Do you stammer? Do you know somebody who stammers? This article is for you if you do or if you just want to understand the how’s and why’s of it.
I have stammered for as long as I can remember. It has always been the elephant in the room in all my social interactions, since forever. According to statistics, 1% of all the people in the world stammer, more males than females for some reason (4:1 ratio). That translates to 1.3 crore people in India itself, and that’s a huge number!
I remember growing up amidst a lot of advice. Everyone whom I met usually had one solution for my stammer. From singing all the time to reading newspapers every morning in front of the mirror, to speaking very slowly, to eating honey or even having some medicines. While all the advice I got (and I am sure everyone who stammers gets them from people around them all the time), came from a good place, they came from people who understood stammering only through the stereotypes they had seen in Bollywood movies, where the person who stammers is usually the punchline of jokes.
Whatever people who stammer have to speak, is always considered irrelevant. Which means that every social interaction becomes increasingly stressful and has a very deep impact on life, mentally and emotionally. Add to that all the effects it has on the personal and professional lives of those who stammer.
Some studies say that it comes from genes. Others believe it to be merely psychological. Whatever the origins may be, to understand why someone stammers, one must start by trying to understand the general mechanism of how stammering happens and finding out how we can control it.
To understand stammering, it’s important to understand how breathing works. We breathe because the diaphragm pulls and pushes the lungs. Now in stammering, what happens is that because of the fear of blocking on a sound or a word, the diaphragm freezes. When that happens, we are unable to pull/push the air into our lungs, and because of that, it blocks. The facial contortions that appear on the face are a byproduct of that, trying to speak without any air movement.
The blocks cause more fear, and it becomes a vicious cycle which only increases with age.
You may not stammer, but as there are so many people out there who do, I am sure you will run into them quite frequently. That’s why it is important to understand their mindset and educate yourself with facts related to it. Here are some basic questions that come to mind when talking to someone who stammers:
Question: Is it ok to complete the word or sentence if the other person is stuck?
Answer: No. Unless it is a very time-sensitive situation, you should never complete the person’s words or sentences. This actually reduces the other person’s confidence, sends their thoughts into a downward spiral and is harmful in the long-term.
Q: How can I help if the other person is stuck while speaking?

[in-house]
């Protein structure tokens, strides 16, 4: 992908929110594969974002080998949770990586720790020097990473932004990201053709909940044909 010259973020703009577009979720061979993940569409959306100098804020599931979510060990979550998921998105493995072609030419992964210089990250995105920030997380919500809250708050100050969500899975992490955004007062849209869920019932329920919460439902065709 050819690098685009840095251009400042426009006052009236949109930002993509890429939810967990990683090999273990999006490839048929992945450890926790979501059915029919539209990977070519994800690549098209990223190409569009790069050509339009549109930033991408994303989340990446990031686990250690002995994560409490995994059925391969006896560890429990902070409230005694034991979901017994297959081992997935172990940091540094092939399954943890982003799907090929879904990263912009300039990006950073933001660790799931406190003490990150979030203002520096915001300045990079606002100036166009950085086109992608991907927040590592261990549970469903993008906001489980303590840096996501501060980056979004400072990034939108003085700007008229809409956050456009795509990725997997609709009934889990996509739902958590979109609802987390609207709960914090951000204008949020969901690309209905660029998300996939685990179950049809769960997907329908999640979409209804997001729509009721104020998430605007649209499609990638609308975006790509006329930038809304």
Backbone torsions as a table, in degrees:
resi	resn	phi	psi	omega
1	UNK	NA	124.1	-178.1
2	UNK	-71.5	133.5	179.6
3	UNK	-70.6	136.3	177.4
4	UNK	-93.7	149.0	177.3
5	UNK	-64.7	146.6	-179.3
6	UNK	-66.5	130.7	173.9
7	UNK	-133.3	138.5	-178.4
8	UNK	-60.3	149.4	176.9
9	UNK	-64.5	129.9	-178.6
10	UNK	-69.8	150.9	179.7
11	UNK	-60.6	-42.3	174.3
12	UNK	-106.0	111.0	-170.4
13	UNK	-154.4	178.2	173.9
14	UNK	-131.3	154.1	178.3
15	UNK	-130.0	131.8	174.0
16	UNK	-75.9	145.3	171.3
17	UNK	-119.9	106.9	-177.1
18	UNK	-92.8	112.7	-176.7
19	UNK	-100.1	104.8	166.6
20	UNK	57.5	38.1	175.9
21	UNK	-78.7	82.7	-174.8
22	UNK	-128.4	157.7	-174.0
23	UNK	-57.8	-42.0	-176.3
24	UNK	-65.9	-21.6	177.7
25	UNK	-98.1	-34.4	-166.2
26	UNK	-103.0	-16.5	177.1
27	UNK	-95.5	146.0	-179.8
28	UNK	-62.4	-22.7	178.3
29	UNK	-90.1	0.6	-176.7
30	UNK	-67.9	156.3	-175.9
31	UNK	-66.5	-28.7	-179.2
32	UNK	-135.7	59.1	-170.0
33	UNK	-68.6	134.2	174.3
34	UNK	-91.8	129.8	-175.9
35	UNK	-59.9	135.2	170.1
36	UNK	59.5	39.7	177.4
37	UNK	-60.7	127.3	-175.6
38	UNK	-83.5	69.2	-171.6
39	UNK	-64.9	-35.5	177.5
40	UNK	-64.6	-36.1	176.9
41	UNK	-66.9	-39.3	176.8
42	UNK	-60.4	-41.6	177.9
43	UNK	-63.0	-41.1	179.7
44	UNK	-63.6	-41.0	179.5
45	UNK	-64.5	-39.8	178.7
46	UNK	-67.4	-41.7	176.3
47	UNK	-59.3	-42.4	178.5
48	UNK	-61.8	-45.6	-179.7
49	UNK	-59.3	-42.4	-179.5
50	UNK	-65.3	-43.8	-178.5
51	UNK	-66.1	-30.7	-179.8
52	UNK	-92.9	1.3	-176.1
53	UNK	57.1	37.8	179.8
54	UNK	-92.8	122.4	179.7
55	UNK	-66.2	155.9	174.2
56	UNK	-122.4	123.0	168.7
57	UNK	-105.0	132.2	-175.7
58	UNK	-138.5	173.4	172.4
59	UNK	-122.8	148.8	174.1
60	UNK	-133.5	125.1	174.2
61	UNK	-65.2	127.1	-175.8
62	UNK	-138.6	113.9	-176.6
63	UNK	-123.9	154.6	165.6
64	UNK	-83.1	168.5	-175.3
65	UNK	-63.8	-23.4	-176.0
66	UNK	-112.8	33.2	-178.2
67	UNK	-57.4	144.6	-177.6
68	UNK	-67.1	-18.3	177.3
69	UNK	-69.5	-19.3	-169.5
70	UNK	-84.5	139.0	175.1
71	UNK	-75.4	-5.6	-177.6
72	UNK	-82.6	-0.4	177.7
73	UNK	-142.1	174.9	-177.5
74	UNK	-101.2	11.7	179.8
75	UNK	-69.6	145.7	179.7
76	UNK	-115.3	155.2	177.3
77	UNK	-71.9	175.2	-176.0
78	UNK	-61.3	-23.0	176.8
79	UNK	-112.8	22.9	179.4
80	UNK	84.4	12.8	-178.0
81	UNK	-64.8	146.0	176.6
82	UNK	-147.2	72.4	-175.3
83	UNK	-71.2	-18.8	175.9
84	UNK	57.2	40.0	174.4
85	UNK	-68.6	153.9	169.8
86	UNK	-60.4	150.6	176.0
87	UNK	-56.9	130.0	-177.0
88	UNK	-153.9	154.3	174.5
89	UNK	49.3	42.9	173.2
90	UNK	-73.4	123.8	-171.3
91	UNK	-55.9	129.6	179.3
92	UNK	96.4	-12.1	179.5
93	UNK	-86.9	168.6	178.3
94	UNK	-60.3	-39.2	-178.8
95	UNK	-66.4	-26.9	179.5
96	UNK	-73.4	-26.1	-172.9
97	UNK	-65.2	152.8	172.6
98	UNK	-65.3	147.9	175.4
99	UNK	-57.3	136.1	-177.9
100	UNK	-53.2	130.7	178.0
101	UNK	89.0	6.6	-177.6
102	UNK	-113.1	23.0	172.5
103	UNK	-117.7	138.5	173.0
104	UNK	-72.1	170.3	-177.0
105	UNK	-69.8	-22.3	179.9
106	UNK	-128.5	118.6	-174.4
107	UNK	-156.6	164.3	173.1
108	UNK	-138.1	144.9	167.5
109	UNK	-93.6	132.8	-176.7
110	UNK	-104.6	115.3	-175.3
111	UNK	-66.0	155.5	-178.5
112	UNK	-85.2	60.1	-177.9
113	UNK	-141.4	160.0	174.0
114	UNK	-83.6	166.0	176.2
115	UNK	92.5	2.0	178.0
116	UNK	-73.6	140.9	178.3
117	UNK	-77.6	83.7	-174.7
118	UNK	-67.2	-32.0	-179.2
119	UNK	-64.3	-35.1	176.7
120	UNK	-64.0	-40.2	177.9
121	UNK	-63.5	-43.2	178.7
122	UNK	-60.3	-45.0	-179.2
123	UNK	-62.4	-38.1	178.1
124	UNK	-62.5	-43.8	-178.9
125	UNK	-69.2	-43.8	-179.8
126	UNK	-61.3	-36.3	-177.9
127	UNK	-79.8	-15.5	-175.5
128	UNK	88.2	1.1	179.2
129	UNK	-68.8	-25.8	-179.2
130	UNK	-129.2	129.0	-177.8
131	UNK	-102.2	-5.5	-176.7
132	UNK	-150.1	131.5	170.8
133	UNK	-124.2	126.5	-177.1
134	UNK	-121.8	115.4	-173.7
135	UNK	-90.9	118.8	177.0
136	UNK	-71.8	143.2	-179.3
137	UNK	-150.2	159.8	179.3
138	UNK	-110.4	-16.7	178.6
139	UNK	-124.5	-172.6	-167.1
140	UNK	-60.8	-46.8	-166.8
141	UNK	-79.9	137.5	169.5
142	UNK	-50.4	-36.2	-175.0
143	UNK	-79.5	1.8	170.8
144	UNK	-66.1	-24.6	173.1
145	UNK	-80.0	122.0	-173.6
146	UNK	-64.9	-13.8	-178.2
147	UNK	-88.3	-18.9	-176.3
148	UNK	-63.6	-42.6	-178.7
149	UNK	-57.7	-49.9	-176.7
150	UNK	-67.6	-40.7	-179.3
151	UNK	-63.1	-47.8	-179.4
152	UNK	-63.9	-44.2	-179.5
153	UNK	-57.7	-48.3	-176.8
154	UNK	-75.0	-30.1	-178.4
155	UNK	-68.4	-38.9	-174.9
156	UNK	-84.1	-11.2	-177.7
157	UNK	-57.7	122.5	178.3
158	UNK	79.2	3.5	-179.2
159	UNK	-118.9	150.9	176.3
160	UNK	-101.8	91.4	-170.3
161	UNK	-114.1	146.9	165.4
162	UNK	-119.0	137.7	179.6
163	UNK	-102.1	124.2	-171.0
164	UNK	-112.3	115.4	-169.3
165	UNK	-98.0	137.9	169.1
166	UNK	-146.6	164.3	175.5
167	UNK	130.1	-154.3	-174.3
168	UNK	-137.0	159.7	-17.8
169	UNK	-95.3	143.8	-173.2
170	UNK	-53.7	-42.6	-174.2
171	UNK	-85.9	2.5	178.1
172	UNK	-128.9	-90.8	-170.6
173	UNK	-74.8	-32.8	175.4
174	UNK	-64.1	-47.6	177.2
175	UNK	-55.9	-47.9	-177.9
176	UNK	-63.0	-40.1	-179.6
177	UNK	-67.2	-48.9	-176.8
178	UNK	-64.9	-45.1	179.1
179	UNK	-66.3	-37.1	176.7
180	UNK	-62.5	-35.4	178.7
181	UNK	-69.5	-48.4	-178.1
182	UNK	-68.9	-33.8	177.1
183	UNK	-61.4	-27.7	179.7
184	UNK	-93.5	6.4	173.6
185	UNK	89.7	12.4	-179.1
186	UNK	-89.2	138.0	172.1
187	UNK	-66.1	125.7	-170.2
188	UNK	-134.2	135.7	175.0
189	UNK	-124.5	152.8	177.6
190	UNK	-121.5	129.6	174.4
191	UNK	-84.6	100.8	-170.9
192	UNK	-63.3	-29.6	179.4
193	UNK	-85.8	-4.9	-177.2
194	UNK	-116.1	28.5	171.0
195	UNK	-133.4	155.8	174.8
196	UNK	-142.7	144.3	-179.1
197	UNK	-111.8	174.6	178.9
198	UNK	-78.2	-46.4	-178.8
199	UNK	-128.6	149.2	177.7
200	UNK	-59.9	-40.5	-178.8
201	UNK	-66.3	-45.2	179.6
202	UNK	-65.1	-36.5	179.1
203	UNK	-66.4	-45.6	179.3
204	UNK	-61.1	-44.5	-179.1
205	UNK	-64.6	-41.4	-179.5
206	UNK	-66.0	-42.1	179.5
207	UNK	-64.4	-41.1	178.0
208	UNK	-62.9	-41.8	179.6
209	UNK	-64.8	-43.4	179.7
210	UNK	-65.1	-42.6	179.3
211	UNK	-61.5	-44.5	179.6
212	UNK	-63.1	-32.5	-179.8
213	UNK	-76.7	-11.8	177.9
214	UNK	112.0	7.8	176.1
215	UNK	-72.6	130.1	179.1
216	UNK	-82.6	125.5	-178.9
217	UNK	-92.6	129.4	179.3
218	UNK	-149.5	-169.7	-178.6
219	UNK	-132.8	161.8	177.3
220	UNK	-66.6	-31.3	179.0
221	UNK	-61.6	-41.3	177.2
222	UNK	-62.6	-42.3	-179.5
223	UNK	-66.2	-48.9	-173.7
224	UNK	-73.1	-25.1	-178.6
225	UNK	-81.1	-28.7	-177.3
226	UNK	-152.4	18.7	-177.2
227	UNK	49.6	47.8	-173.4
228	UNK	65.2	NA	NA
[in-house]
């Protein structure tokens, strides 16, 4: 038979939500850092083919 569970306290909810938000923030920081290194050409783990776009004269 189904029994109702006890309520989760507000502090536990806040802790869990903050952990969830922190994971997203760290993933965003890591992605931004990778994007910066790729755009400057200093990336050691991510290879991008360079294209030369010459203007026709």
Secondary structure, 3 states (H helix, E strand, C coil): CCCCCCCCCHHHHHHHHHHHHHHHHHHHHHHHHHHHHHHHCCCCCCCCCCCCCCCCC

A: You can help by doing two main things. Do not look somewhere else while the person is speaking, maintain normal eye contact, and do not complete their sentences. That’s it. I know it can be difficult to do these, but that’s the best you can do 🙂
Q: Is stammering curable?
A: No, stammering is not a disease, and there is no “cure” for it. It can only be controlled with some breathing and speaking techniques. Ultimately it is all about confidence and breaking out of the cycle of fear and freezing. If one can build up that confidence, stammering can lead the way for eloquent speech.
Q: Is it situation dependent? Can it happen more in some situations?
A: Yes, it usually happens more in stressful situations.
What To Do If You Stammer
If you stammer and are reading this, I am sure you must have gone for one or the other speech therapies at some point in your life. But they seldom help, mostly because the people giving the therapies themselves do not understand stammering fully. It’s not just a physical thing. Unless the psychological aspect of stammering is dealt with, the fear will not decrease, and therein lies the key.
You should definitely check out TISA (The Indian Stammering Association), as well as speech programs by people who stammer, like the McGuire Programme. TISA is more of a self-help group, whereas the McGuire Programme is more professional in its approach and has a huge worldwide support network. But both are by people who stammer and give a sense of community as well as tools and techniques to overcome stammering.
(Full disclosure, I have been a member of TISA in the past, and I am in the McGuire Programme)
The key is to get help, understand stammering and what lies at its core and work on those things. With hard work, it can be overcome.
This is just a step to break that wheel and spread awareness about stammering and empowering people who stammer to reach out. Reach out and get a better understanding of stammering. So that they can get the tools and techniques to work on it and not let their speech become an impediment in life, ever again.
Feel free to get in touch with me over email at email@example.com for any queries about stammering or speech in general.